Friends or relatives may be the first choice when considering an executor for your estate but they may make some avoidable mistakes because they are not familiar with the process and may hesitate to seek professional advice.
The National Law Review discussed some of these mistakes in "Common Pitfalls Made by Executors of Estates," including:
- Many executors fail to get proper certification from the court before beginning their duties. A court must grant approval of the executor's assignment before the executor has legal authority to act.
- Executors often fail to notify all potential heirs to an estate and instead only notify those people mentioned in the will. This can lead to claims against the estate.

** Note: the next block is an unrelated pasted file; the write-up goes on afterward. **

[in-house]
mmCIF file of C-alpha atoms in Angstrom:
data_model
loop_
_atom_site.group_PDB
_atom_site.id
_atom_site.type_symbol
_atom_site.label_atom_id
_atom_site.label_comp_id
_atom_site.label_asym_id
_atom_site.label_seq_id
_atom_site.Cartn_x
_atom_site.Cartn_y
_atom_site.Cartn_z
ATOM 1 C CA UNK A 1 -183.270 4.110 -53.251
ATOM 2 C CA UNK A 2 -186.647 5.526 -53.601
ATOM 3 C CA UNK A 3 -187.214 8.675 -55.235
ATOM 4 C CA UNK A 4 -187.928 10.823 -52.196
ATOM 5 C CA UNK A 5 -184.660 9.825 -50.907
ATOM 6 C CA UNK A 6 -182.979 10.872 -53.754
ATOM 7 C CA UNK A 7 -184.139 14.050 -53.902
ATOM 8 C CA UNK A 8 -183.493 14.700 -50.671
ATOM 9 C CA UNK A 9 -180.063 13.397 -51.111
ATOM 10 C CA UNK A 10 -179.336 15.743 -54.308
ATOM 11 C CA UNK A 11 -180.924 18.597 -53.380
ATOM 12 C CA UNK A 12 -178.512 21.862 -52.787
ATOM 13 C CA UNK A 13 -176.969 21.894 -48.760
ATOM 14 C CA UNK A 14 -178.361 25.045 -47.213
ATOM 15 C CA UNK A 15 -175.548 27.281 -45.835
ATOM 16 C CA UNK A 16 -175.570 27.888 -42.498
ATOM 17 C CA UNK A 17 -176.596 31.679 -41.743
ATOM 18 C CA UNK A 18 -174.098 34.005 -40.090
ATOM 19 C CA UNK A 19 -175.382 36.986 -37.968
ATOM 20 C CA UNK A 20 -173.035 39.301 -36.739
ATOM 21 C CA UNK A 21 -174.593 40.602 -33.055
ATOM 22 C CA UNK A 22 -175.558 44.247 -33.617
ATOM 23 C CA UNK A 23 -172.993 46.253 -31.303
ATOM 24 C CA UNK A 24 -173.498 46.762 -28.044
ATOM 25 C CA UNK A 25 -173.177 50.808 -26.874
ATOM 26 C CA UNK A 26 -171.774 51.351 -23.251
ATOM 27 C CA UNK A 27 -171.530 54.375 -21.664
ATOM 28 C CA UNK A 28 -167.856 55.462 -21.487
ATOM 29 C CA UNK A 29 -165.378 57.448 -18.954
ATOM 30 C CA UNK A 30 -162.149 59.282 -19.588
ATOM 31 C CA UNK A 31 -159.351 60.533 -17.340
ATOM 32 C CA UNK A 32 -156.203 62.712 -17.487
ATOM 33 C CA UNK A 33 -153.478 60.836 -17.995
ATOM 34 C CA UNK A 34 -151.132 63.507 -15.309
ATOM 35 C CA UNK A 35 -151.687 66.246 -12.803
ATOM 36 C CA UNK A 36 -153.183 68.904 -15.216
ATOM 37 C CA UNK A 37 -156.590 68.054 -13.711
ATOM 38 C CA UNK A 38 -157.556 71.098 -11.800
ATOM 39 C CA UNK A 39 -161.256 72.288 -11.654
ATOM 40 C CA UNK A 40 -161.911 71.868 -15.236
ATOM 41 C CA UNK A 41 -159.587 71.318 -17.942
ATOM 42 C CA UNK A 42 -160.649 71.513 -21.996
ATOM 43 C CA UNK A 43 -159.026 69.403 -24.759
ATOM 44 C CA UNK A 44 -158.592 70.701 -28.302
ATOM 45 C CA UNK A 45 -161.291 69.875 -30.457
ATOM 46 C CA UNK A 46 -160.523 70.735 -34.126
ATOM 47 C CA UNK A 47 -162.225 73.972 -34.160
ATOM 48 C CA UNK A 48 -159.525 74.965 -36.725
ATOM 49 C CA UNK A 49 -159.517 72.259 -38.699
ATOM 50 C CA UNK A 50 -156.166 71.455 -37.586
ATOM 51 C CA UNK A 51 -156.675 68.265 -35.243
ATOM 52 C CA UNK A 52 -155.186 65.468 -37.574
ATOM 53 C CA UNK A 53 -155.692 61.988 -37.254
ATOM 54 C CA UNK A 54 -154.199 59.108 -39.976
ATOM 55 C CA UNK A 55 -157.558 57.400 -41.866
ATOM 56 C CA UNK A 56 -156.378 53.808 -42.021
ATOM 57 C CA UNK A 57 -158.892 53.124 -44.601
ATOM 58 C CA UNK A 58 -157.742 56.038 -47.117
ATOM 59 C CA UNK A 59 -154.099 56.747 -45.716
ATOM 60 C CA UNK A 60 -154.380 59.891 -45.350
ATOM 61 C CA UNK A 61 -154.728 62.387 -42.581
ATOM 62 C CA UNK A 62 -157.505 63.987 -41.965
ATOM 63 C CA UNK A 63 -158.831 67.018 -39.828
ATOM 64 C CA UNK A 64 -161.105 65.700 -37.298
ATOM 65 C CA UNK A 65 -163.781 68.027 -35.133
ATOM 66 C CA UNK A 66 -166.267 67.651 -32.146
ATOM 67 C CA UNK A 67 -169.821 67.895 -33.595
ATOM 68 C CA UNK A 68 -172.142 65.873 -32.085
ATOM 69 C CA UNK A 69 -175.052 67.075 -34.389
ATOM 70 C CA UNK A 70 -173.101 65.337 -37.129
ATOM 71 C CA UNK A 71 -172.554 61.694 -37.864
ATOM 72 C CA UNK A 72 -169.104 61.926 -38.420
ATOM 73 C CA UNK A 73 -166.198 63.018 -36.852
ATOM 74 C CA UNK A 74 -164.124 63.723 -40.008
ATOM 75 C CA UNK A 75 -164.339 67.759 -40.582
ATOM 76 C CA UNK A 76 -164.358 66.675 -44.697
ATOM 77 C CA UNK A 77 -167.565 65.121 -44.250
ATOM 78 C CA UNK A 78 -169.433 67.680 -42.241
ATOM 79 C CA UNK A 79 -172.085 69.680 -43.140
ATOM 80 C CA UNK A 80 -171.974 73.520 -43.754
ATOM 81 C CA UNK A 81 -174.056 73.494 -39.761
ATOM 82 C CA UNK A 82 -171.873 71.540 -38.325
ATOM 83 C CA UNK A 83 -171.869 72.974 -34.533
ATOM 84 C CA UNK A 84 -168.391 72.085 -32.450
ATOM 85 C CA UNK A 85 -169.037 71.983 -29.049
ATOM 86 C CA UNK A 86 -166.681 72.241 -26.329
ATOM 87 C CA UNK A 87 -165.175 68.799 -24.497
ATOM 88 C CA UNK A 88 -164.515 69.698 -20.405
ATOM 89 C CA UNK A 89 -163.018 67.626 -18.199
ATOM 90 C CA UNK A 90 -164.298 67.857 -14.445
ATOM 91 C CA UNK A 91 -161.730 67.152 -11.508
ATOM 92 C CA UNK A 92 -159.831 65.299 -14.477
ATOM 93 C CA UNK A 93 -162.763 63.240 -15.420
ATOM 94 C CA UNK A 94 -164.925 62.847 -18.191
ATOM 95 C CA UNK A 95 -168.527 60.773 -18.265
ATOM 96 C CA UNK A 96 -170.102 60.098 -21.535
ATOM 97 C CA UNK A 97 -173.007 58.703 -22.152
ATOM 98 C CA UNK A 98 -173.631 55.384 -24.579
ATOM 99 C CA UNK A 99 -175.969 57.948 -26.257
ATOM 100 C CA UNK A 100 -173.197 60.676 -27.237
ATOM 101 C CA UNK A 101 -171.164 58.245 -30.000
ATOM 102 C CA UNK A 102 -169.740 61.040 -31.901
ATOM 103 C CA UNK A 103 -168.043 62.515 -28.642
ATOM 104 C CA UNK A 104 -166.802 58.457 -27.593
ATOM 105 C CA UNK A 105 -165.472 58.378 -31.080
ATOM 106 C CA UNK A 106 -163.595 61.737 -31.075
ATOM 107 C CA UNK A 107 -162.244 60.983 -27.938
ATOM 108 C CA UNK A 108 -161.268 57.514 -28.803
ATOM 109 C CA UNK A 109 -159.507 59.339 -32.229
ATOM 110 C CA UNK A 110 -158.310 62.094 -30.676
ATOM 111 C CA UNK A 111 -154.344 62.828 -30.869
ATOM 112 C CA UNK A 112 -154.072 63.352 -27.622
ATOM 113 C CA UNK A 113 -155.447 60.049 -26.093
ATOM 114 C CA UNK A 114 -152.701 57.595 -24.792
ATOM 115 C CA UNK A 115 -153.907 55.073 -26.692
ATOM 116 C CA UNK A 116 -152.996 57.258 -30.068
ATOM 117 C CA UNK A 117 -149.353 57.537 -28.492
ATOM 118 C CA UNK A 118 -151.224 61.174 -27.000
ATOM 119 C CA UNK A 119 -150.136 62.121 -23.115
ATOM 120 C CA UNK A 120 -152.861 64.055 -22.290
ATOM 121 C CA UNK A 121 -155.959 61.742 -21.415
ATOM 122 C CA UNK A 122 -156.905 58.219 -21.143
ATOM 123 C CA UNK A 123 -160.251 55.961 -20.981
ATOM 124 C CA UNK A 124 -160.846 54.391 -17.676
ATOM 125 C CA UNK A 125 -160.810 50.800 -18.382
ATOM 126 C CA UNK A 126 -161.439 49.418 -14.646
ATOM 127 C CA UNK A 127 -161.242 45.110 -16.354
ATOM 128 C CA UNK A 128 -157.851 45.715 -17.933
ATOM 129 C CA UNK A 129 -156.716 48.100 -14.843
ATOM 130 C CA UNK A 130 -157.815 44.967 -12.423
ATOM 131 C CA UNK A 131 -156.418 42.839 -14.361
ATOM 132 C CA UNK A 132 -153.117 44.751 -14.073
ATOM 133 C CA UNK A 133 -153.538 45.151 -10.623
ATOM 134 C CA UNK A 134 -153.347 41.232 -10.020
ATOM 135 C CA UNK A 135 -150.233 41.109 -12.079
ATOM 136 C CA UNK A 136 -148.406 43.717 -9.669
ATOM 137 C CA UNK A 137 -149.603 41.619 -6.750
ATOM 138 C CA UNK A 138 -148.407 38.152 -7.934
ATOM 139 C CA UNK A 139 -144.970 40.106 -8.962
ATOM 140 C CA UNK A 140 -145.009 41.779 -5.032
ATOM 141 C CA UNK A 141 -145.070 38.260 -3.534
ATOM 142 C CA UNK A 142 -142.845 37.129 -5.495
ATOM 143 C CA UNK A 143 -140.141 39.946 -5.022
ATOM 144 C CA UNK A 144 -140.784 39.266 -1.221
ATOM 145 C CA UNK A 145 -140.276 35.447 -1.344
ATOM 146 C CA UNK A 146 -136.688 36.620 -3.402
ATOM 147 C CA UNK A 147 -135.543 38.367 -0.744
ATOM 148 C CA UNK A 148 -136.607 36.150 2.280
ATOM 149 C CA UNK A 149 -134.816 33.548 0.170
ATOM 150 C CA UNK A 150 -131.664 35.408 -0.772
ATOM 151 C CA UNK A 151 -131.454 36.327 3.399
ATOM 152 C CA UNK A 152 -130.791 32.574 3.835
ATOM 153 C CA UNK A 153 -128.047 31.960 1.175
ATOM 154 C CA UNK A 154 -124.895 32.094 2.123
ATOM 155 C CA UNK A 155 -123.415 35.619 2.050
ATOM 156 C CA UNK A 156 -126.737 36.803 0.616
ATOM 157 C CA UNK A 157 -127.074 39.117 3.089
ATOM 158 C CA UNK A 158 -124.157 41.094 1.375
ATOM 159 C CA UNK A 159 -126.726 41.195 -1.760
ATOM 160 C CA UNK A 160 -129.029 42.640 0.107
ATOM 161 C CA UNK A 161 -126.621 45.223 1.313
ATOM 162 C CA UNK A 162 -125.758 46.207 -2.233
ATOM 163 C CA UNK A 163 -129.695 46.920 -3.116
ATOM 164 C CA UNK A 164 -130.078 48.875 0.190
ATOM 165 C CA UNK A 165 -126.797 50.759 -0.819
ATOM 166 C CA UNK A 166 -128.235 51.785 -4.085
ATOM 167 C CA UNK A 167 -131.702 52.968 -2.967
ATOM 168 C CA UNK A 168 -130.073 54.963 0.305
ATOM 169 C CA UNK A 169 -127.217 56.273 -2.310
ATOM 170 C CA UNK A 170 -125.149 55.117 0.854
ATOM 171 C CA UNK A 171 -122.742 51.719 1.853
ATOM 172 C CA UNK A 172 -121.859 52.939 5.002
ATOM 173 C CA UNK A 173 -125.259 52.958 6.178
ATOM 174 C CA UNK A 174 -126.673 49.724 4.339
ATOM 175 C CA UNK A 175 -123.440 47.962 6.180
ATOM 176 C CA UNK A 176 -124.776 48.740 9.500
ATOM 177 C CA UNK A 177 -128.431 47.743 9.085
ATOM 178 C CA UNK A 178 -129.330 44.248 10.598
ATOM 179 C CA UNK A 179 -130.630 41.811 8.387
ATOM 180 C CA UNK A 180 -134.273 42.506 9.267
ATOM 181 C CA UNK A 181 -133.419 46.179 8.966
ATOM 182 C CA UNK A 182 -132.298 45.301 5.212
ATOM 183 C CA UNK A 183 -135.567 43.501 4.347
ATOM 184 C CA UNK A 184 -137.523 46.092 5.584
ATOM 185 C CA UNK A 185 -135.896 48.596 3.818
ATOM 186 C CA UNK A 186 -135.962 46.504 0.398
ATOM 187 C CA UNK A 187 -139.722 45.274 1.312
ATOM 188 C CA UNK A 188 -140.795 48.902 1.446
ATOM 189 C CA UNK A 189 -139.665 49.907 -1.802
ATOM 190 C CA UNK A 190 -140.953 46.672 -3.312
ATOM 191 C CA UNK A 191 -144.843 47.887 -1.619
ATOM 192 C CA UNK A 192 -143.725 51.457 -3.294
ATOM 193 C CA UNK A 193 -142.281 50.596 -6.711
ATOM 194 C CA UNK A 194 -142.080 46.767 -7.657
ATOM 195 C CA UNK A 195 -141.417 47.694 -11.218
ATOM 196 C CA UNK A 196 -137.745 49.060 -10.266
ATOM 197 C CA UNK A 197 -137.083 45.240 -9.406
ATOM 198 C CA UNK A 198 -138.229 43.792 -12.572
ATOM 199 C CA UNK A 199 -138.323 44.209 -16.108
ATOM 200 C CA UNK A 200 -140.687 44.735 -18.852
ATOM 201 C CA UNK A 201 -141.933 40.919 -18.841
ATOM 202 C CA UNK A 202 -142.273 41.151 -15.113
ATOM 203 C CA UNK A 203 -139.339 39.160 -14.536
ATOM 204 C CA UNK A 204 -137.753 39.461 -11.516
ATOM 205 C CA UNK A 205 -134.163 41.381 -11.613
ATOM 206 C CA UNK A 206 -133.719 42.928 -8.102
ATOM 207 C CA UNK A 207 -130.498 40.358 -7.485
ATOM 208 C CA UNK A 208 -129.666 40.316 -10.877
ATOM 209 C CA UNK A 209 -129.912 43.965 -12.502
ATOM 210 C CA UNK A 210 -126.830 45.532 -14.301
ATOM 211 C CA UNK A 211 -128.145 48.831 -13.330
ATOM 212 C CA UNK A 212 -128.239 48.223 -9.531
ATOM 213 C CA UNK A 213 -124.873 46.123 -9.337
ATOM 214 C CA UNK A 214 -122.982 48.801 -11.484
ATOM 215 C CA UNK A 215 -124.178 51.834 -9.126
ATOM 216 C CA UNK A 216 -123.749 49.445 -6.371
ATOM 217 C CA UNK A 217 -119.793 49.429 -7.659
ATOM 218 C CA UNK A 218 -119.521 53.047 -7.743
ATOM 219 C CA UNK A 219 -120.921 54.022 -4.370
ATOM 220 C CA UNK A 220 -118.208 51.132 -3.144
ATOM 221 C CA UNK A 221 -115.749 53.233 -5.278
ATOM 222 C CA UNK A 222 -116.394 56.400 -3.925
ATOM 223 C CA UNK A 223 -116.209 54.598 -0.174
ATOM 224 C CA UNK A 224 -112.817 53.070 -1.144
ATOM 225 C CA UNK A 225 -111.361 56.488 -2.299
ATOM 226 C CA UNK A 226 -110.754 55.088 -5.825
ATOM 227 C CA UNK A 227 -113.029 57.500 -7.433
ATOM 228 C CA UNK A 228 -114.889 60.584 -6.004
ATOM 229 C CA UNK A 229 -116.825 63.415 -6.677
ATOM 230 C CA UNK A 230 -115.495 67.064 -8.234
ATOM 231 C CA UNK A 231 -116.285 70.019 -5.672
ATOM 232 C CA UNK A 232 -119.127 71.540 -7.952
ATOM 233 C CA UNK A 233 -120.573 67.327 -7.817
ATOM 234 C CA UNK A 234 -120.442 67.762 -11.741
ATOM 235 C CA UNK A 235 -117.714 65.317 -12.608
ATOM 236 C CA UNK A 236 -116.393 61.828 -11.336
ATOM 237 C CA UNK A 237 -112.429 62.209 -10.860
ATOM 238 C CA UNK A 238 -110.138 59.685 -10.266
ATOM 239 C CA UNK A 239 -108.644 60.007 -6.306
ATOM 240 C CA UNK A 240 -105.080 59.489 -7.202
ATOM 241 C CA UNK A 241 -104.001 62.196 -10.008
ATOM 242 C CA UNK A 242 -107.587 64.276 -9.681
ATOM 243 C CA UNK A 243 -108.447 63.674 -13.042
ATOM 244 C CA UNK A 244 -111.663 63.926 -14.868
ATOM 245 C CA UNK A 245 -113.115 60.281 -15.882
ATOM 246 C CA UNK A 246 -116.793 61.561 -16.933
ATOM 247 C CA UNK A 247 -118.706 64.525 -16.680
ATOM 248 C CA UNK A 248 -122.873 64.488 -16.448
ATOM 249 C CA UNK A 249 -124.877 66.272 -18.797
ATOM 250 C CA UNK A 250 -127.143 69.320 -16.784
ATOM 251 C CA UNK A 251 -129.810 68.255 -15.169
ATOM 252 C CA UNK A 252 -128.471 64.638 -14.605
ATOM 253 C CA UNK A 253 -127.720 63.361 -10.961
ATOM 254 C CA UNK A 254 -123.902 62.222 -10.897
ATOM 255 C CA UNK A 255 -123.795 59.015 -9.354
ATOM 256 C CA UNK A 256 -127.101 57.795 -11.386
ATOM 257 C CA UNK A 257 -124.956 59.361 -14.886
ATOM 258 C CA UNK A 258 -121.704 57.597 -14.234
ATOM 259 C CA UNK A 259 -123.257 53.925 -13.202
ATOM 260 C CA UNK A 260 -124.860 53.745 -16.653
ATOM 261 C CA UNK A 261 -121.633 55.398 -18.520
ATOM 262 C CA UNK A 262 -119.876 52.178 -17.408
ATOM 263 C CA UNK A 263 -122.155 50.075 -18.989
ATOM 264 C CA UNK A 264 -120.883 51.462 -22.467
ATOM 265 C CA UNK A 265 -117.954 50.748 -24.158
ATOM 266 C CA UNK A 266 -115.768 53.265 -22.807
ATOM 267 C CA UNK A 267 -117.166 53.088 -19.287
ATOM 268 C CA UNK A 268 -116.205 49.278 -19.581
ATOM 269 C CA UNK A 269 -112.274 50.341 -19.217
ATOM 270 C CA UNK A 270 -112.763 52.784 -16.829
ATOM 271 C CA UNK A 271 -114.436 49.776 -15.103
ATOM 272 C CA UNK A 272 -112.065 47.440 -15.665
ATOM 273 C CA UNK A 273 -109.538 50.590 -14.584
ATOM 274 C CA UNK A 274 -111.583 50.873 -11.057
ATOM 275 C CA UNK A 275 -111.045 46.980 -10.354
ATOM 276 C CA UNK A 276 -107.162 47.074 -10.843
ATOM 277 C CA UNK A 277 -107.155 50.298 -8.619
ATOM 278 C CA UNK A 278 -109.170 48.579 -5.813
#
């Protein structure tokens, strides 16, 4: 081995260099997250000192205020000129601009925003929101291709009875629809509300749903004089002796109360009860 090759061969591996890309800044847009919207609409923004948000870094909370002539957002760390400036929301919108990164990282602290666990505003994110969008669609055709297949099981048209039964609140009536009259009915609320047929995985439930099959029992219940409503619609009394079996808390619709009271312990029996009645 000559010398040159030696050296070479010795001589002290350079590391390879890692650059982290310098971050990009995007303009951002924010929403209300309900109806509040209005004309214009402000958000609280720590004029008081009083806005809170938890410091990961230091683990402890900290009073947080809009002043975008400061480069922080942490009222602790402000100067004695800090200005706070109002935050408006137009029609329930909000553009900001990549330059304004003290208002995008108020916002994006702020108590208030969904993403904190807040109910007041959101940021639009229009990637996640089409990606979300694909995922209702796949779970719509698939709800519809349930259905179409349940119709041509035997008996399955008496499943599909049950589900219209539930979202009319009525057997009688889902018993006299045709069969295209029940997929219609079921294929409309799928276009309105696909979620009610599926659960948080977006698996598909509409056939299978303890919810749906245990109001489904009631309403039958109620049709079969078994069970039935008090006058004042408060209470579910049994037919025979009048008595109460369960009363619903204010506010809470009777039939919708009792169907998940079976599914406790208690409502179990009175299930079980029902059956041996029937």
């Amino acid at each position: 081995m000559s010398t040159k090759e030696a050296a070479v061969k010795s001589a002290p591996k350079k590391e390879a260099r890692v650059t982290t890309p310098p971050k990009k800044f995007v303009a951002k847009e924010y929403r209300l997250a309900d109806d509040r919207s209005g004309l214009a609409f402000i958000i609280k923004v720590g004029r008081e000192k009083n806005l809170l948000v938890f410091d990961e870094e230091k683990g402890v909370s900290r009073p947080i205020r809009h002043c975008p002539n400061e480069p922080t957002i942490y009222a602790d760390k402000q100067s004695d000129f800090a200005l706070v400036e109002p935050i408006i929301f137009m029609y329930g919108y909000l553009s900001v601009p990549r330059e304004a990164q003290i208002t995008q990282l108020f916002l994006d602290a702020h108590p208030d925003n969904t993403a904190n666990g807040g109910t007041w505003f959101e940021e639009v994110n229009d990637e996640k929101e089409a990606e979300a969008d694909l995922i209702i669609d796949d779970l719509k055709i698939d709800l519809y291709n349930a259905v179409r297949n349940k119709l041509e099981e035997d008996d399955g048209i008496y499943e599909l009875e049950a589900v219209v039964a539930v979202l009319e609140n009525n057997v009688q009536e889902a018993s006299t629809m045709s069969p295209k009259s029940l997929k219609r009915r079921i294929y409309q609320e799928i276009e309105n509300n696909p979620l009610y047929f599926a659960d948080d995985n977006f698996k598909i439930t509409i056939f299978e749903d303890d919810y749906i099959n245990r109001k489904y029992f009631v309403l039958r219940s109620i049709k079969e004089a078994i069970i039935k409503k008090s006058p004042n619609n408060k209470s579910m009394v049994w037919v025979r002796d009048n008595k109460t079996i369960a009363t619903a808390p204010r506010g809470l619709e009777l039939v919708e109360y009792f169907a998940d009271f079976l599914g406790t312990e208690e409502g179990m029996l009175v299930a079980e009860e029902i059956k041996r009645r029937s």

- Executors should open a bank account for the estate instead of using their own personal accounts.
- Executors often do not resist the temptation to distribute estate assets before claims against the estate are paid. This is especially troubling if assets are distributed before taxes are paid and can lead to personal liability for the executors.
- Executors are required to keep detailed and accurate records about how they handle estate assets. Many do not do so.
An estate planning attorney would be helpful in your naming a friend or relative as an executor and gaining their permission as well as their obtaining professional advice if needed.
For more information on appointing an executor please visit my website.
Reference: National Law Review (May 13, 2016) "Common Pitfalls Made by Executors of Estates"